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Sweet baby Kate: Seen for the first time, remarkable snapshots of the Duchess of Cambridge when she was a baby, revealed by one of her mother's oldest friends
The photographs show Kate between the ages of six and 12-months-oldThey belong to George Brown, the mother of Kate's first 'pram buddy'
George said: 'Catherine was a good baby… always very well turned-out'
23:07 GMT, 8 December 2012
Portrait of a princess: Just a few months old, Kate is oblivious to the camera as she sits on mother Carole's knee
Perched on her mother’s knee, nibbling intently on her treat, she looks just like any other chubby-faced baby. Yet this little girl would marry the future King of England.
Taken nearly three decades ago, this charming collection of photographs, showing the Duchess of Cambridge between the ages of six and 12 months, is published here for the first time.
We have only ever seen a handful of pictures of Kate as a baby before, as a newborn and at her christening when she was five months old. But as these images show, she was a calm, contented little bundle, her trademark thick eyebrows already well defined, her eyes a piercing blue.
Whether sitting up in her pram or at a
first birthday party with pretty dress and party hat on, she seems
perfectly at one with the world.
pictures belong to George Brown, now 68, mother of the other little
girl shown in the snaps, Nicola, who was Kate’s first ‘pram buddy’.
and her husband, a director for an American computer company, lived in
Bradfield Southend, the village near Reading, Berkshire, where Michael
and Carole Middleton bought a modest Victorian semi in 1979. The couples
met through mutual friends and, in 1981, George and Carole became
pregnant; Carole with her first child, George with her third. Carole
and Michael were guests at Nicola’s christening, while George and her
husband were there to see little Catherine baptised.
Speaking for the first time, and in the week that news of Kate’s pregnancy was announced, George said: ‘The Middletons were friends of ours and, when Carole and I were pregnant together, we got together to exchange notes, as you do.
‘I was a bit older, and already had two children. But as they were born in Germany, where I’m from, it was all quite a different experience for me – I’d never even had a scan before.
‘It was nice to share it with someone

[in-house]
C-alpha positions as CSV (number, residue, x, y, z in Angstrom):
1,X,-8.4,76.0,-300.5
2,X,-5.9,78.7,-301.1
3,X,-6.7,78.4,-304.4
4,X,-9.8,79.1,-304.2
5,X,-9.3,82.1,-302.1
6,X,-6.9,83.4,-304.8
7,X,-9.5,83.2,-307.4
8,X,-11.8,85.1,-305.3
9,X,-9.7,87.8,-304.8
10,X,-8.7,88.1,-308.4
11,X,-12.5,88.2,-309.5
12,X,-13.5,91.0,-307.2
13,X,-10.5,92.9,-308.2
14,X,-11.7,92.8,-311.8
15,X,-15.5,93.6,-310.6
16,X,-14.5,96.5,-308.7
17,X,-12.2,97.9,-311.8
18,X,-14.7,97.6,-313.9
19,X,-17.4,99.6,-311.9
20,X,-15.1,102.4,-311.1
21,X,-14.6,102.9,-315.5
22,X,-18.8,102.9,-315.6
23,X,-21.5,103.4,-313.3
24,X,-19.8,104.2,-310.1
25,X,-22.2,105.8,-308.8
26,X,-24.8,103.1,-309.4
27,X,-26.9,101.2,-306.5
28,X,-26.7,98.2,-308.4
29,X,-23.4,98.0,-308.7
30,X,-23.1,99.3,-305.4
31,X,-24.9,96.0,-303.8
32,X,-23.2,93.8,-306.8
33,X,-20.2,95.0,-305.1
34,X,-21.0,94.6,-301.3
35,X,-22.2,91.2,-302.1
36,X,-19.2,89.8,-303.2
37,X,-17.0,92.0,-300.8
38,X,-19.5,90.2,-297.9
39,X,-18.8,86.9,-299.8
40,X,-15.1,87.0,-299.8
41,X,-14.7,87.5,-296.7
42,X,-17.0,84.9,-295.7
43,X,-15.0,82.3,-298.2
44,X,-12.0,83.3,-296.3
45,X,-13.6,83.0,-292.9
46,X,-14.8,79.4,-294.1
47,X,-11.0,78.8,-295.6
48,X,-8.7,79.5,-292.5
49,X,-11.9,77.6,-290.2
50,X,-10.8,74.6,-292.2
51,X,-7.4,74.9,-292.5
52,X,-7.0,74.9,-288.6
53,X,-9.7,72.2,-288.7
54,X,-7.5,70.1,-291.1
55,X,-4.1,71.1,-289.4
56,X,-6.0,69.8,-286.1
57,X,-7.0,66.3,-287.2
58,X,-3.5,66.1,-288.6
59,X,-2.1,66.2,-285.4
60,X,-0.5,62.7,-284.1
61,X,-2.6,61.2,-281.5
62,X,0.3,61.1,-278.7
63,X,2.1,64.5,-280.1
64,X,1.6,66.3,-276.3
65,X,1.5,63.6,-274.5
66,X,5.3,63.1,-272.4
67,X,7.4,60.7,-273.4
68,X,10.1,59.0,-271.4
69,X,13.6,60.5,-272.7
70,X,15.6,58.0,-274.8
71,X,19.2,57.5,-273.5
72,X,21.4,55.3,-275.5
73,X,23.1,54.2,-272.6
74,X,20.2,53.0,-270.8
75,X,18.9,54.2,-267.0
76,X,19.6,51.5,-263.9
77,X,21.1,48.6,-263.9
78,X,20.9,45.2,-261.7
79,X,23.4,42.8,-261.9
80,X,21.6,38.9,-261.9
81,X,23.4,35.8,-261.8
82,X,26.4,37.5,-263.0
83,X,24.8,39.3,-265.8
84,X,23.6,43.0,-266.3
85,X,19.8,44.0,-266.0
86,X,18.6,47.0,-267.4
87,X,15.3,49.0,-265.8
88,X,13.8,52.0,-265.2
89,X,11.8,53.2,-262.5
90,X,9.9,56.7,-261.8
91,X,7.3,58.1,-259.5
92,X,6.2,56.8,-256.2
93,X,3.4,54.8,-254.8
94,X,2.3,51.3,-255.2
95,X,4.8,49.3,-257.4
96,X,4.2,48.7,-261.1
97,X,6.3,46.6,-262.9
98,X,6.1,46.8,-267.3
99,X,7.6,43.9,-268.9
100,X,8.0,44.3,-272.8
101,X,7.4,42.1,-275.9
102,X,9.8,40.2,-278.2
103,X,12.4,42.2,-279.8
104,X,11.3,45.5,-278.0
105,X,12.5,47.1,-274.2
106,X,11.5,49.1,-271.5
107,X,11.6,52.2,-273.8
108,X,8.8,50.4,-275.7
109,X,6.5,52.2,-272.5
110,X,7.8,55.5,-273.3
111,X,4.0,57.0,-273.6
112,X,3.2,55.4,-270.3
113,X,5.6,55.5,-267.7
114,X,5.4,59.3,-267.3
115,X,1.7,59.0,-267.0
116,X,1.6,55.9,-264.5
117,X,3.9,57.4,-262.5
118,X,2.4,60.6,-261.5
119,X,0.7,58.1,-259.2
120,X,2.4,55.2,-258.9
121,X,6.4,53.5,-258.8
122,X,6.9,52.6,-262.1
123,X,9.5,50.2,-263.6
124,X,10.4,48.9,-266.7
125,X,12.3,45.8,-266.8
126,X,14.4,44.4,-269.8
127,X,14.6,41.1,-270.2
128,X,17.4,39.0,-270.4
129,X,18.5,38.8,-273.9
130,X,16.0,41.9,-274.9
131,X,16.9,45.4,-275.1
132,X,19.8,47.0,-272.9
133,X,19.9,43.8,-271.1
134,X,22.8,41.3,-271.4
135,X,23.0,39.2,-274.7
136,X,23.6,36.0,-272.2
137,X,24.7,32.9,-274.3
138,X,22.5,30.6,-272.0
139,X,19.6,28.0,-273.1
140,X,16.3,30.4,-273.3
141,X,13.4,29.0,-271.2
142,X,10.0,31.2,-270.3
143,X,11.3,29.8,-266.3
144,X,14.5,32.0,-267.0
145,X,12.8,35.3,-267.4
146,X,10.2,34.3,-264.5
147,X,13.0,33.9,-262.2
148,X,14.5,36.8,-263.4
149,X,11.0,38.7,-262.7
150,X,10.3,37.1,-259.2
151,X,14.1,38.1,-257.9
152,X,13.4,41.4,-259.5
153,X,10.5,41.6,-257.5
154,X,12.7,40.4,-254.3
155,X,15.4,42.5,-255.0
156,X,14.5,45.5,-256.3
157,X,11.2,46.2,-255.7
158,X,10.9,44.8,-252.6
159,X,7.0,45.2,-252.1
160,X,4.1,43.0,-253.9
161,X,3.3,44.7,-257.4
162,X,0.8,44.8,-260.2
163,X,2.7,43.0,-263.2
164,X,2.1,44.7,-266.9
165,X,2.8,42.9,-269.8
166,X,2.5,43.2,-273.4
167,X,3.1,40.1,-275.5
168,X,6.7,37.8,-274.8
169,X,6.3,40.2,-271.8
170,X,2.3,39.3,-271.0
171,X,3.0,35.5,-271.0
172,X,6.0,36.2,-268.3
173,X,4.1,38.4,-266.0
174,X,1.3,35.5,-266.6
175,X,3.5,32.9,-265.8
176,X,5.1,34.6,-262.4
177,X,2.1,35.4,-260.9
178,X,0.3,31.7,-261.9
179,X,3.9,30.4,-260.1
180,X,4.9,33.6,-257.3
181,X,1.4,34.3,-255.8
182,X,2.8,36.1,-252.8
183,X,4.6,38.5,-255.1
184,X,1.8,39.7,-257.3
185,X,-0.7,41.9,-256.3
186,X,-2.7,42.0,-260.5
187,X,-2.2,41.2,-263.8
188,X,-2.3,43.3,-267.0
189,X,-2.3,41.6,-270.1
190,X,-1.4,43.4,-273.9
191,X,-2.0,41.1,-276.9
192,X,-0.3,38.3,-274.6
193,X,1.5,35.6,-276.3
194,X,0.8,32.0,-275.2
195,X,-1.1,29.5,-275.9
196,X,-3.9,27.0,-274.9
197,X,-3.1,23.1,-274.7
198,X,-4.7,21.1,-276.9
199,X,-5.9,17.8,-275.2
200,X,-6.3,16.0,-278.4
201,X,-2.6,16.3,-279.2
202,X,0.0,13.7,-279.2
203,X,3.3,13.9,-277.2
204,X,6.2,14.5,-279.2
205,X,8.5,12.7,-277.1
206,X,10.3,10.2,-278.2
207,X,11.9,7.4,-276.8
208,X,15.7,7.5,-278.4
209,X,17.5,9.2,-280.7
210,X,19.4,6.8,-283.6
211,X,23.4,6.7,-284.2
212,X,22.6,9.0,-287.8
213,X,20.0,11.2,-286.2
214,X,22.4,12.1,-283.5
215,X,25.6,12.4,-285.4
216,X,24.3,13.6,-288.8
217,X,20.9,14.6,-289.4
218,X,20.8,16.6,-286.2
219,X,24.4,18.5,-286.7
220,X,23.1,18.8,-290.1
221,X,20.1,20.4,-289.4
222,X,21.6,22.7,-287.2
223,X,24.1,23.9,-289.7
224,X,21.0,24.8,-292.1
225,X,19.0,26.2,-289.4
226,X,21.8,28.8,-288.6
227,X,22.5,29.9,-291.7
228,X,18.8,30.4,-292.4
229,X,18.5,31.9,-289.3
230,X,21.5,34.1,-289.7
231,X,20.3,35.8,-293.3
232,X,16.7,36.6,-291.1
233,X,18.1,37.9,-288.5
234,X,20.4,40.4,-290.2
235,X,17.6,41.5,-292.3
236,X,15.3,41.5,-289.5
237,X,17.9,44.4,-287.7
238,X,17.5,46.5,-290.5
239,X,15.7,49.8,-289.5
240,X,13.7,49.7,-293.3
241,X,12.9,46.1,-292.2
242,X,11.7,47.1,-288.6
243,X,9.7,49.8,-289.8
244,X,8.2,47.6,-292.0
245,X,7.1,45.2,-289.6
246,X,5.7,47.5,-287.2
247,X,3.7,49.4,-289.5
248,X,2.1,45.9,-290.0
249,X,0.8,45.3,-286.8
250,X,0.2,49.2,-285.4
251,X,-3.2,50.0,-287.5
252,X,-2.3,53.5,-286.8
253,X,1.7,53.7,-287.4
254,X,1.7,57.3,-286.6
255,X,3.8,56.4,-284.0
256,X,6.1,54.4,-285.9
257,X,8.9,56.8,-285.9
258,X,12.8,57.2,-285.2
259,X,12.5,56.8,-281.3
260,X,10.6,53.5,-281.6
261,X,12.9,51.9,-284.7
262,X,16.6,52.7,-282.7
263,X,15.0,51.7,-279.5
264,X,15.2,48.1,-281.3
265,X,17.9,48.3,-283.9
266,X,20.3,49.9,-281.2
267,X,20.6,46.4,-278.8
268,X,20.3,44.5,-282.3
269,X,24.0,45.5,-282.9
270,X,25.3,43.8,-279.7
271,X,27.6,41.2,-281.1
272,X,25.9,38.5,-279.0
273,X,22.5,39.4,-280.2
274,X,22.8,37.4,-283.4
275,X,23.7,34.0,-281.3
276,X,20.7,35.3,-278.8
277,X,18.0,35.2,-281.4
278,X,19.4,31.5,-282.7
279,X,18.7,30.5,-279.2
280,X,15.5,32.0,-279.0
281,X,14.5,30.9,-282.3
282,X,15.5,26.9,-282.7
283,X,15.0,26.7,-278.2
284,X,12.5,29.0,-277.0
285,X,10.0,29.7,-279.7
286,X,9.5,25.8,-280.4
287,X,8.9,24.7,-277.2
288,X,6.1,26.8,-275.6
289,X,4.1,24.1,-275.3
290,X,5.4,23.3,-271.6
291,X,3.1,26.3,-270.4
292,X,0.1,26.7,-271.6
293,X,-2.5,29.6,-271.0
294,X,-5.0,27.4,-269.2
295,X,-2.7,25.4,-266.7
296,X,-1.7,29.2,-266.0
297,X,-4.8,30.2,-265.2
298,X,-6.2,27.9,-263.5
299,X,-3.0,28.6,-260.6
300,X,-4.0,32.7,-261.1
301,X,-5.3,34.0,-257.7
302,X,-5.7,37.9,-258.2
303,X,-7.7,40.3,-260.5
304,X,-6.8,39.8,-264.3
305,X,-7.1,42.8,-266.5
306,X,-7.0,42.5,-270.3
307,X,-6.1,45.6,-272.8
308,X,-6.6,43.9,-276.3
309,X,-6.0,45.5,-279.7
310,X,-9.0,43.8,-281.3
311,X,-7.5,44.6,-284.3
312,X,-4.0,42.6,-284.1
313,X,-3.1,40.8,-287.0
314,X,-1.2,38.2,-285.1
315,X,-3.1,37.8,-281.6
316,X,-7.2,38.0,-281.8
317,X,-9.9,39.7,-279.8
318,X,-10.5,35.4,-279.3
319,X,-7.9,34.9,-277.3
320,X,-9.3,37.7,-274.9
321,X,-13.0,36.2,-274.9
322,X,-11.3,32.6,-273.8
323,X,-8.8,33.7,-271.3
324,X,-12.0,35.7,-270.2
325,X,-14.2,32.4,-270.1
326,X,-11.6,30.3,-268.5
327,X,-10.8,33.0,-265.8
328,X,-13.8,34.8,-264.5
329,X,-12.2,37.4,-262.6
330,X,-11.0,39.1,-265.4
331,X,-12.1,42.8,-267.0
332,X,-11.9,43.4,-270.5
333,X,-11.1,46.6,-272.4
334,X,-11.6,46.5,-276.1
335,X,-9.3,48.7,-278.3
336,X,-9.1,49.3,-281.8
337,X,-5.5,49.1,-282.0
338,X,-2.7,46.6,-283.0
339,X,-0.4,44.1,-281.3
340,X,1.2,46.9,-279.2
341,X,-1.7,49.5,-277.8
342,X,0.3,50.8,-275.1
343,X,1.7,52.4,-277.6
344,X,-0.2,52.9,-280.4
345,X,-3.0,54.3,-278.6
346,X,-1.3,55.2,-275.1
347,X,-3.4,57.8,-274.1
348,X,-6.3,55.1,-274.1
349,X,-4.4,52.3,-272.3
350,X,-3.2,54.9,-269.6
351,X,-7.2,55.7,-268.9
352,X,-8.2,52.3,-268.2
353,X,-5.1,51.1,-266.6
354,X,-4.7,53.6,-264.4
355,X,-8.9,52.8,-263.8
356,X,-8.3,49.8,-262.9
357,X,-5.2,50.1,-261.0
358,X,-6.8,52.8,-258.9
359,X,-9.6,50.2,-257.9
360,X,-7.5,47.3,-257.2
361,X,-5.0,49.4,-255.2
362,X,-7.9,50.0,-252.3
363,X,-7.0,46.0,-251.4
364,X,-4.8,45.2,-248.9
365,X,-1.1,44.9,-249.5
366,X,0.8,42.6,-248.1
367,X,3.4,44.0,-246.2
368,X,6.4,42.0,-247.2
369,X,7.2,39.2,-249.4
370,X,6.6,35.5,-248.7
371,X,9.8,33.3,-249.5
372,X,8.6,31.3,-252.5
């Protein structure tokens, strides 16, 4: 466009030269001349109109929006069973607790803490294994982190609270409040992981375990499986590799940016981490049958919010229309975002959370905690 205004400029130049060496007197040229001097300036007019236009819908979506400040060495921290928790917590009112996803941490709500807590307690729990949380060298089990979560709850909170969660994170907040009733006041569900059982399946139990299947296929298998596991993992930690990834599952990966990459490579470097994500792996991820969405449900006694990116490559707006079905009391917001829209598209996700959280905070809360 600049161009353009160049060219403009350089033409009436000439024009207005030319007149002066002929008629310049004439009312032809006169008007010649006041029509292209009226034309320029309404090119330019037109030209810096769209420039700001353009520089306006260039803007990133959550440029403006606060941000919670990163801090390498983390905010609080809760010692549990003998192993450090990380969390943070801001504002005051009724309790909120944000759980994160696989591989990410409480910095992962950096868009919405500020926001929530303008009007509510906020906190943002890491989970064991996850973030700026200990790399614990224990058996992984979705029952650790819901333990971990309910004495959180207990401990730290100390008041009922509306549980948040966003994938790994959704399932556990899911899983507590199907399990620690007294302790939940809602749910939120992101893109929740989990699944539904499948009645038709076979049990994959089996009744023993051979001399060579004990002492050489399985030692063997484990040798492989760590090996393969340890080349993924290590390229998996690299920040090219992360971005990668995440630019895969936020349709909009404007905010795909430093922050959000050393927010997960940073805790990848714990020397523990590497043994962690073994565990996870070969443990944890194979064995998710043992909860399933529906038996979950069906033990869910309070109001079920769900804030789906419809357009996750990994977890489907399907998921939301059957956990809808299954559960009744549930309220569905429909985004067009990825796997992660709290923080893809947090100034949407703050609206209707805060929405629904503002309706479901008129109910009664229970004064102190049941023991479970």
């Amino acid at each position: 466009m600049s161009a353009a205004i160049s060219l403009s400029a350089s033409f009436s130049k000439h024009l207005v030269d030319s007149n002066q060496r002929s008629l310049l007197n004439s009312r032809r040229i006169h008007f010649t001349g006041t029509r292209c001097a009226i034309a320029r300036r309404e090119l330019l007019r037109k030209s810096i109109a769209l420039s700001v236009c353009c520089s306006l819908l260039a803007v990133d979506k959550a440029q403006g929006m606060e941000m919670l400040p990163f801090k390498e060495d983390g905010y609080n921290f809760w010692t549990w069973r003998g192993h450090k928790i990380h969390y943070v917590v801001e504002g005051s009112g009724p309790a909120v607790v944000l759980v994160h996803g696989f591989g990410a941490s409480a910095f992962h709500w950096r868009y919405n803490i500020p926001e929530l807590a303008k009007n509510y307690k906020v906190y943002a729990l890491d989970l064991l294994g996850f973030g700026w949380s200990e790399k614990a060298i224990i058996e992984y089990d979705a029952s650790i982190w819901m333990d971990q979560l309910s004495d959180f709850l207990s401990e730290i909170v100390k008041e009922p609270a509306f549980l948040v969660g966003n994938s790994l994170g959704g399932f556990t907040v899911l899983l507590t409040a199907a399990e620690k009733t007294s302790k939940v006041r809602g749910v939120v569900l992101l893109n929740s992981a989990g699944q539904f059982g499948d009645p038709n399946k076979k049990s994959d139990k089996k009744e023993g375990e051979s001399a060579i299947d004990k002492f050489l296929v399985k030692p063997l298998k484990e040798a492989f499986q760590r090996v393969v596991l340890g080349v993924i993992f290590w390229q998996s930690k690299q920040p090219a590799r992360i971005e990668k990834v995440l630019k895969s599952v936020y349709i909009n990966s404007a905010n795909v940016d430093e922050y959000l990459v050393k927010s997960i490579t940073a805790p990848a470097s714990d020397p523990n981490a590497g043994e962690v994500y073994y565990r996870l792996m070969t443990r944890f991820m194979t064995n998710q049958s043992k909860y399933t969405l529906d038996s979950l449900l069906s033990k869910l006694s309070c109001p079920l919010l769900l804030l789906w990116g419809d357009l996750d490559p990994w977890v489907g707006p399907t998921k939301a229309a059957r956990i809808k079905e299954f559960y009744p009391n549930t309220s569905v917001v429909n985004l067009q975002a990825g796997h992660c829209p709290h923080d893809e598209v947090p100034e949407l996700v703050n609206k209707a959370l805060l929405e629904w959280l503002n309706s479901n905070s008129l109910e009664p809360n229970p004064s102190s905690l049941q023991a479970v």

and then to have the girls together. There were only four days between
the two of them. Catherine was born on January 9 and Nicola was born on
‘I remember it
was a really cold winter with lots of snow. It was a little bit of a
race between us. Mike rang me one morning and said Carole had given
birth. I was so envious as by then I had really had enough. I was quite
angry . . . you know what it’s like at the end of a pregnancy. In the
end, I had to be induced.’
Royal carriage: Kate (left) shares a pram with Nicola, Kate's first 'pram buddy', who lived in Bradfield Southend, the village near Reading, Berkshire where Michael and Carole Middleton bought a modest Victorian semi in 1979
George is ten years older than Carole and her first two daughters were aged 13 and seven when Catherine was born, yet she says that Carole never needed to ask for any help.
‘Carole was always very, very competent. She came over to me and lifted up the kids and read with them. She was a natural. She didn’t need any tips. I can’t remember her ever coming to me for advice. She took to motherhood like a duck to water. She established a routine with regular eating and sleeping times with no problem at all.
‘Catherine was a good baby. She was always very well turned-out and there weren’t any problems. She was very content. Carole and I would often take the girls for walks together and have a coffee, and there was never much crying.’
It was Carole who often took the lead in their friendship, insisting that George should give Nicola a first birthday party.
Baby bubbies: Kate (left) and Nicola at the Browns' house in summer 1982. There were only four days between the two of them
George explained: ‘I remember I went to Carole’s a few days before Nicola’s first birthday. It was different in those days – you didn’t have big parties like you do now. I wasn’t going to do anything, I had the two older girls and the school run and so on, but Carole said, “No you can’t do that. You must give her a party.” So we got some hats and Carole came over with Catherine and we had a little party at our house.’
In time, Carole would turn that love of entertaining into a multi-million- pound business, Party Pieces, a web-based party supplies firm.
George said: ‘Carole and Mike had lots of dinner parties. She used to say I had the “big house” but her home was lovely. It was a very loving home and Carole was always a great hostess. She always made you feel very welcome.